The WEP is not designed for current congestion snarls, but for traffic problems in the year 2025. The Lane Council of Governments, which crafted the traffic models, predicted last fall that gasoline prices would rise to $2.50 per gallon by 2025. This mistake was rooted in their refusal to look at “Peak Oil” -- the rise and fall of global petroleum production.

Whether Peak Oil is here now, or is still a couple years in the future, the end of cheap oil will force major changes to transportation planning long before 2025. We will need to ensure existing roads and bridges can be maintained and work at their optimum efficiency, land use must be better coordinated with transportation, and public transit needs substantial improvement.

The most important issues are what economy our region, our country and our planet will have in 2025 when the petroleum supplies will be in decline. Eugene could thrive by focusing on renewable energy, local food production, and other industries that will still be able to generate jobs after we pass Peak Oil.

Mark Robinowitz is the "road scholar" for WETLANDS: West Eugene Transportation, Land and Neighborhood Design Solutions (www.permatopia.com/wetlands.html).



1951 - Roosevelt Freeway first proposed on long term highway plans
197? - Oregon Bill 100 passed by Legislature, Urban Growth Boundary system created
1972 - Roosevelt Freeway canceled, I-105 completed to 6th and 7th Avenues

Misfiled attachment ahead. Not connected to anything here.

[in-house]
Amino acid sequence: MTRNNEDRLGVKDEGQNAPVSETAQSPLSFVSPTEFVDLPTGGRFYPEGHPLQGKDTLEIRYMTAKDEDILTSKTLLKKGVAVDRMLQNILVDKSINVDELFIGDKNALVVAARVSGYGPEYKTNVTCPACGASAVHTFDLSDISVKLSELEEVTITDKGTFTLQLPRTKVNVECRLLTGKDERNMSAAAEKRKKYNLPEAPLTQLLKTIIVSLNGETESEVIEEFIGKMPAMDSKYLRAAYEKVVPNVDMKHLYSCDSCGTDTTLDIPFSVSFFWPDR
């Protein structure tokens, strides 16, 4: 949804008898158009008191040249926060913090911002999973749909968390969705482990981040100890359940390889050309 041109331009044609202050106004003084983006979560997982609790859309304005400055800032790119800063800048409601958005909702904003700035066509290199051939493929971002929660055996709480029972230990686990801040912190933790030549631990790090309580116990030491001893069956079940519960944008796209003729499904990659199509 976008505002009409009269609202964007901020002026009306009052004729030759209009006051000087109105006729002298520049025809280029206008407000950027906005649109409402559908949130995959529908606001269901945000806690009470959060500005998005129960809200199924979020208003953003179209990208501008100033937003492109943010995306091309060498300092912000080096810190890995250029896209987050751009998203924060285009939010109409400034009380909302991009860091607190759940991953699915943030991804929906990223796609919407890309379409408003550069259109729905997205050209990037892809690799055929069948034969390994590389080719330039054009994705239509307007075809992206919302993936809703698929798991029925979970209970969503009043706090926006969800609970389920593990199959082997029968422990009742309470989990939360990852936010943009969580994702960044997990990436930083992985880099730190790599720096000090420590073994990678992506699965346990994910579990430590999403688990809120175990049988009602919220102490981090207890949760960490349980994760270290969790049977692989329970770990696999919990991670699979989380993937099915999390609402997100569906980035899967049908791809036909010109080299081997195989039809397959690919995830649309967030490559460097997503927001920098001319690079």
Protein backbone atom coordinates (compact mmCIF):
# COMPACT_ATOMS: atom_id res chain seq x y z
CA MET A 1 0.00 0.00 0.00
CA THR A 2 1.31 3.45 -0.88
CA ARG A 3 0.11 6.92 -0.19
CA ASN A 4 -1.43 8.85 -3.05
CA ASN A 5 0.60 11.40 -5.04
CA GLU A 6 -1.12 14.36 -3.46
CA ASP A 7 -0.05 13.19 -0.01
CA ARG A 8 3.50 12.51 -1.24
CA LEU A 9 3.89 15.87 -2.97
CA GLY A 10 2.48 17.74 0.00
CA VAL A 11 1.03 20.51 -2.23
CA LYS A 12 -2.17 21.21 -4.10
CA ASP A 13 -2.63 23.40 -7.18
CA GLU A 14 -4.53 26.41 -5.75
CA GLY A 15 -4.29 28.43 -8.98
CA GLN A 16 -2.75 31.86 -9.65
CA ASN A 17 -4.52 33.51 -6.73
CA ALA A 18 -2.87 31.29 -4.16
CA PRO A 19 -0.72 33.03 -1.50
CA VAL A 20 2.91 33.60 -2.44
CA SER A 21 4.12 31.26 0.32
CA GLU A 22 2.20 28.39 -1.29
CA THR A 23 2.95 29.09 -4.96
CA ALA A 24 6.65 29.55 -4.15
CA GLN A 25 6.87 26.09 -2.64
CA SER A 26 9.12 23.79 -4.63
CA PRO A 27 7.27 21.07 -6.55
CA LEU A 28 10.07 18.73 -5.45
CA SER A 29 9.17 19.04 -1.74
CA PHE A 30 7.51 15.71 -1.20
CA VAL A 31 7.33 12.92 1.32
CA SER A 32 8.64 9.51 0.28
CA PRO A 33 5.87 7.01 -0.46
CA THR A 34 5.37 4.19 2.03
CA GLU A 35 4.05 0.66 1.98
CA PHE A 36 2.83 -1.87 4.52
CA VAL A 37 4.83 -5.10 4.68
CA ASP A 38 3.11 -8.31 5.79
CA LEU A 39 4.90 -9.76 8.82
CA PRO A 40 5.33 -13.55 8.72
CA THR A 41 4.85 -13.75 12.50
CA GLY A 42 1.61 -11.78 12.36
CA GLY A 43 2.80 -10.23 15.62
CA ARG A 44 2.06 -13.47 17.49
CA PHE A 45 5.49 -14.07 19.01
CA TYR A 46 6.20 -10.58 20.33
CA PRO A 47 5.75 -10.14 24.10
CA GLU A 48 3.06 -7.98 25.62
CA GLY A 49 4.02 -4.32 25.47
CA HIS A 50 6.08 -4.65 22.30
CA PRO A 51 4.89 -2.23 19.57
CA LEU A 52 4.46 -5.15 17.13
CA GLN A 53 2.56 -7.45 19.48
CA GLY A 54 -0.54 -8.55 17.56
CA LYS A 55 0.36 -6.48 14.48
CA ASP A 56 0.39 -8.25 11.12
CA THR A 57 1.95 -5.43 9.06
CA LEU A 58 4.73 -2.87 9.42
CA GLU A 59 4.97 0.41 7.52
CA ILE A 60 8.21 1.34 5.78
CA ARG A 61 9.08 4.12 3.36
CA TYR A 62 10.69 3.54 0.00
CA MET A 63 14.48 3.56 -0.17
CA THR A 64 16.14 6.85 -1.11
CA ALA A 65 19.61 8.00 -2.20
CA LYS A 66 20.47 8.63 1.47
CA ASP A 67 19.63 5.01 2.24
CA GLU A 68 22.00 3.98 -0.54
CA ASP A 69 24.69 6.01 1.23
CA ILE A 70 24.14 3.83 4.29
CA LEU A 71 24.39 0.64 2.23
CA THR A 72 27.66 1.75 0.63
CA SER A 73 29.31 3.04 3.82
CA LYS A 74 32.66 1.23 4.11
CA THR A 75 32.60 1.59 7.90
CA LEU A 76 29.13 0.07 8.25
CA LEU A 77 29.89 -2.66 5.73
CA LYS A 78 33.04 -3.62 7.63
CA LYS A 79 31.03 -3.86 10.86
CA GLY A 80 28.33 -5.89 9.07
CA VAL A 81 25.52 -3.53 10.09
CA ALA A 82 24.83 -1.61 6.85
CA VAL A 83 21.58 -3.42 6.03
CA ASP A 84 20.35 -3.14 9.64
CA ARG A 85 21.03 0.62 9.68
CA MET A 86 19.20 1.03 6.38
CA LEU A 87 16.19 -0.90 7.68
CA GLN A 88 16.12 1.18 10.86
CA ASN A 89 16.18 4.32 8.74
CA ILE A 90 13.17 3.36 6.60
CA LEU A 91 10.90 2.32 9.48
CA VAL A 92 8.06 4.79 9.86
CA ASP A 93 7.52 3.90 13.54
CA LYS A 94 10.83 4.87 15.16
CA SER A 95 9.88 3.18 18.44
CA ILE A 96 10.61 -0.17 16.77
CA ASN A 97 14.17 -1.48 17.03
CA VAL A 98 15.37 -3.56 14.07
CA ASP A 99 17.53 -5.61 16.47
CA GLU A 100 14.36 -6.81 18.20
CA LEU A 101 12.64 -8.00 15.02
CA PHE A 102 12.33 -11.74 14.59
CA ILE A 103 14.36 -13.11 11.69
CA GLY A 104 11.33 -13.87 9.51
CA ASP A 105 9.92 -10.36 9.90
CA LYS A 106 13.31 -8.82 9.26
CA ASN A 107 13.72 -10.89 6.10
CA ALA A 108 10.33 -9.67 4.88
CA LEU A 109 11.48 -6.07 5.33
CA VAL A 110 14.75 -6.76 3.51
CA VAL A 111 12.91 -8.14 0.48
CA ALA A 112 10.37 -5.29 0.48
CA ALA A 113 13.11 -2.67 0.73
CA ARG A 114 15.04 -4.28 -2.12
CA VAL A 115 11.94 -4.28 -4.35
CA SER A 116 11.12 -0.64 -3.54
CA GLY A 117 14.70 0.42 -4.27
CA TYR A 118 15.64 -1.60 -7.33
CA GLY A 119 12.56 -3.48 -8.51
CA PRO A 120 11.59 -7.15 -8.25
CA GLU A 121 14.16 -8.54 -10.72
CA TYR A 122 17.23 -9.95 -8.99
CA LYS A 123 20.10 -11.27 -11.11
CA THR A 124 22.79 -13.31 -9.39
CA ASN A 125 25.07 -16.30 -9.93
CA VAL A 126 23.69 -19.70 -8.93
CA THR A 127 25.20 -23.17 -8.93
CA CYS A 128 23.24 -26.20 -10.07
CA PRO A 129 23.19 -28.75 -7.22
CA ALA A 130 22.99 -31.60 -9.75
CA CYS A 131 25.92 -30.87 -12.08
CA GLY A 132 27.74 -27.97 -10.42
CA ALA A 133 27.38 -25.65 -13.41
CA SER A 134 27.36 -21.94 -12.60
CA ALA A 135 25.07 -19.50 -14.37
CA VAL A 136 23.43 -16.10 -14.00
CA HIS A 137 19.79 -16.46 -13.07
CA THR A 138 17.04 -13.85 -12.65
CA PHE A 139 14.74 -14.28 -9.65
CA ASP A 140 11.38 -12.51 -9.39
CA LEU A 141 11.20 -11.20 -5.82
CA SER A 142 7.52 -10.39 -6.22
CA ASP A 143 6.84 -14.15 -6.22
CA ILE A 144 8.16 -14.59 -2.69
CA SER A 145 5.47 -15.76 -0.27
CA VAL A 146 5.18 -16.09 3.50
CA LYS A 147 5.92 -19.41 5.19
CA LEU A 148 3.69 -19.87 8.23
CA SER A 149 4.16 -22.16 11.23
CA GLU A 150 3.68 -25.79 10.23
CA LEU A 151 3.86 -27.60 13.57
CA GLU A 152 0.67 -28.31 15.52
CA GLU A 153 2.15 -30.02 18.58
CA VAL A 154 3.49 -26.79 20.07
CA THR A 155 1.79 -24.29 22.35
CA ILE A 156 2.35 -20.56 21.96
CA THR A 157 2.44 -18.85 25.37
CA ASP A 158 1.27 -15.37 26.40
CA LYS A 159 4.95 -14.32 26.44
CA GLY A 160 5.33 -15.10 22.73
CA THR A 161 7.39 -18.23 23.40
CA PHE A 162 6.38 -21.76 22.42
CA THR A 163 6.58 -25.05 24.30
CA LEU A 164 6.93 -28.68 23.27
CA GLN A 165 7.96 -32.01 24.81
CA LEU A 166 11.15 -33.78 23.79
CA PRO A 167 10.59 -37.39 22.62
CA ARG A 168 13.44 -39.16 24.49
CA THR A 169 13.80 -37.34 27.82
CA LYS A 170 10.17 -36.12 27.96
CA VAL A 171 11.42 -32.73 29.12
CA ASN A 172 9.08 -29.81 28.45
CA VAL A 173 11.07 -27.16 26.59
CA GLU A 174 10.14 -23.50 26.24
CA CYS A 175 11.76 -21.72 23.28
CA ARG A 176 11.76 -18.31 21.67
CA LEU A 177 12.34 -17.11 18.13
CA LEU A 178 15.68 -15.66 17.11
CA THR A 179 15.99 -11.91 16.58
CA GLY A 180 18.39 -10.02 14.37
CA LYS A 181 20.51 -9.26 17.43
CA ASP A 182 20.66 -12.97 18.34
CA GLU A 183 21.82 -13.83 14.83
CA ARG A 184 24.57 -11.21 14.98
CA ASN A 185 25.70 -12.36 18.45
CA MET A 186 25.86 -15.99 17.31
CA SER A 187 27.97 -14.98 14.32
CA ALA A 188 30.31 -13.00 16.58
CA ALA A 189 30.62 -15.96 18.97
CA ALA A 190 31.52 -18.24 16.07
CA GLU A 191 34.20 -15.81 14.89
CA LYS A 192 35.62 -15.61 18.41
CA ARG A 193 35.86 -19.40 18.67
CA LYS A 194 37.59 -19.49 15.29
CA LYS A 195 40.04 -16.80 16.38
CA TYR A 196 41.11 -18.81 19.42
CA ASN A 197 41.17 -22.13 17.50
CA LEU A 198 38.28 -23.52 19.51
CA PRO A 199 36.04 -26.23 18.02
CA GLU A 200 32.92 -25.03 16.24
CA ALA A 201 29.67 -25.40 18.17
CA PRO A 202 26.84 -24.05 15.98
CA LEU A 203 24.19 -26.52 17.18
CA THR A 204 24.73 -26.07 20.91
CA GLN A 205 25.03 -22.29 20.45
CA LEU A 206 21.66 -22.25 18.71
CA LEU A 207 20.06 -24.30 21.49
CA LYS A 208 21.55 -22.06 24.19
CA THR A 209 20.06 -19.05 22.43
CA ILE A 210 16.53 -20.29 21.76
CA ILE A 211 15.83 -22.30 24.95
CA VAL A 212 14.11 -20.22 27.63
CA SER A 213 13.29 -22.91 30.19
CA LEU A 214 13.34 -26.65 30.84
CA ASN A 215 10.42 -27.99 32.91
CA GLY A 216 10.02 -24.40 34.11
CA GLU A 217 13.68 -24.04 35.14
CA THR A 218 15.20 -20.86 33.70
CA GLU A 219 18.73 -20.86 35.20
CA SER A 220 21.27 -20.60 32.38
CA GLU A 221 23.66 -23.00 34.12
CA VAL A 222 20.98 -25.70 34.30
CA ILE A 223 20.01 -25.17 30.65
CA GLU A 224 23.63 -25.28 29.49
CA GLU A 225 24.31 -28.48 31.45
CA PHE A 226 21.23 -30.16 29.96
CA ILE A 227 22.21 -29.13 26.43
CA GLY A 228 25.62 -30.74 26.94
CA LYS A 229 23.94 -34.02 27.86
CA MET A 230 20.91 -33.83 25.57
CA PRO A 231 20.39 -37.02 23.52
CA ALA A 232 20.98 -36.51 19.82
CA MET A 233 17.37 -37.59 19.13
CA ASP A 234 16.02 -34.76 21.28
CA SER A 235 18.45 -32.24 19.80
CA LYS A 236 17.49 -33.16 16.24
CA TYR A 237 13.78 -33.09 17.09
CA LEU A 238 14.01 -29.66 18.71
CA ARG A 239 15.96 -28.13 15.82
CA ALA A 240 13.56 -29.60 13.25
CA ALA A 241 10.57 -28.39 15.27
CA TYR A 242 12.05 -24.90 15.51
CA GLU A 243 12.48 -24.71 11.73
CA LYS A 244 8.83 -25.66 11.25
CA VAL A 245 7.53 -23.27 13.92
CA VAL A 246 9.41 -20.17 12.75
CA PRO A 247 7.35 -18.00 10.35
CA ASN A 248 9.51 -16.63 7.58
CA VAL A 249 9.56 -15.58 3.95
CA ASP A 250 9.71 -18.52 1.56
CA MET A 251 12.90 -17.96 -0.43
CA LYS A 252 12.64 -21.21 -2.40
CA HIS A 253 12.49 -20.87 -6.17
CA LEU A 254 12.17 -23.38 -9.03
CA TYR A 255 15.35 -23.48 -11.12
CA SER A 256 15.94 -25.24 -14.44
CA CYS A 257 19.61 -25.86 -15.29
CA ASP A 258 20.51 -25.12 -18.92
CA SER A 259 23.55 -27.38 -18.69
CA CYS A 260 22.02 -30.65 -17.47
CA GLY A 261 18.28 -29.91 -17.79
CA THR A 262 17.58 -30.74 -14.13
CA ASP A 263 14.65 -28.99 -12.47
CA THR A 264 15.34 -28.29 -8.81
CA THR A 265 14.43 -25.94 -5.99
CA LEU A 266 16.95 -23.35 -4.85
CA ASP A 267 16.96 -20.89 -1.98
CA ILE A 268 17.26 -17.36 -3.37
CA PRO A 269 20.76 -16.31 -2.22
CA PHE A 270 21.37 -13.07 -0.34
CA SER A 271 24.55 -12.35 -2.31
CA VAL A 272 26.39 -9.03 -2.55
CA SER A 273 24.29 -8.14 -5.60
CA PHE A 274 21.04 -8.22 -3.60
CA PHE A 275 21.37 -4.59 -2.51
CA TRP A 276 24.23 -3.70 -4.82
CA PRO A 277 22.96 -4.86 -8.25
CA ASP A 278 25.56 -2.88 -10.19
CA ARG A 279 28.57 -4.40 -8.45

1978 - T-2000 transportation plan includes early version of WEP
1985 - first Draft EIS published
1986 - Supplemental Draft EIS, City Council endorses WEP, citizen’s advisory vote praises WEP
1990 - Final EIS and Record of Decision for WEP
1996 - ROD withdrawn after citizens lawsuit
1997 - second SDEIS
2000 - gas tax for roads rejected by 8 to 1, Supplemental Final EIS stalled due to segmentation concerns
2001 - intergovernmental West Eugene Charette picks No Build, Citizen vote praises WEP 51-49
2002 - local governments change regional transportation plans to accommodate more of WEP
2003 - EIS bogged down in bureaucracy and goes nowhere
2004 - Kitty Piercy elected Mayor on anti-WEP platform
2005 - new design for WEP unveiled that was rejected in 1985, City Council removes support for WEP
markrobinowitz
 
Posts: 3
Joined: Mon Nov 28, 2005 6:30 pm
Location: Eugene

Postby mrLenin » Wed Jan 17, 2007 9:43 am

So many text. It is hard even to finish with reading it to the bottom of topic :( Shortly please )
mrLenin
 
Posts: 22
Joined: Thu Nov 16, 2006 10:22 am